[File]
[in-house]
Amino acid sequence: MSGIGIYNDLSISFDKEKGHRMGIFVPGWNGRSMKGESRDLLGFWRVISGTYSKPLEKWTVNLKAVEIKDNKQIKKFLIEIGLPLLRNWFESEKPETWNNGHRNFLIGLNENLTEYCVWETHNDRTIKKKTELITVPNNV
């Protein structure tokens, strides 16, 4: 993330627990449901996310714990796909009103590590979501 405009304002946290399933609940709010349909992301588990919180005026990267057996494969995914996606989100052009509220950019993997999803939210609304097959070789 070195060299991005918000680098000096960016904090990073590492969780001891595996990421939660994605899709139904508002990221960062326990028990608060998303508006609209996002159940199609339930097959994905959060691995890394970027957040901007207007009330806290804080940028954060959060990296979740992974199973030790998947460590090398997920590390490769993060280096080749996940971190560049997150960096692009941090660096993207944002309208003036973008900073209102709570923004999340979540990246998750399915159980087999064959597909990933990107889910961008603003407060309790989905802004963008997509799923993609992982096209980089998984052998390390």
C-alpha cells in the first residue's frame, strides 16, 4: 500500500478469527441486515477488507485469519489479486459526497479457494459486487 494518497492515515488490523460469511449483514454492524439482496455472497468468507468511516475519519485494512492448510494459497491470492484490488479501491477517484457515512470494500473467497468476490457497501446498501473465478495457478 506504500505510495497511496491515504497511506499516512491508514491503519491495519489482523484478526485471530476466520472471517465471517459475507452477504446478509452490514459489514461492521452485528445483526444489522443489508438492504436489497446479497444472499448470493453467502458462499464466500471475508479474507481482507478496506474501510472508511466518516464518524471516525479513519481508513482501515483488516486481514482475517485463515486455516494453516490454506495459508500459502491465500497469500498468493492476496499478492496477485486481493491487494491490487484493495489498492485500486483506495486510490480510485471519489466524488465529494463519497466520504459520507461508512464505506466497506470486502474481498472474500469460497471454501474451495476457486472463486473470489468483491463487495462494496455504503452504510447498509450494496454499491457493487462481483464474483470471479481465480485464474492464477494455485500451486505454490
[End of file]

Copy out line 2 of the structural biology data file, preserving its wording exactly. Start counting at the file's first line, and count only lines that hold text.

Amino acid sequence: MSGIGIYNDLSISFDKEKGHRMGIFVPGWNGRSMKGESRDLLGFWRVISGTYSKPLEKWTVNLKAVEIKDNKQIKKFLIEIGLPLLRNWFESEKPETWNNGHRNFLIGLNENLTEYCVWETHNDRTIKKKTELITVPNNV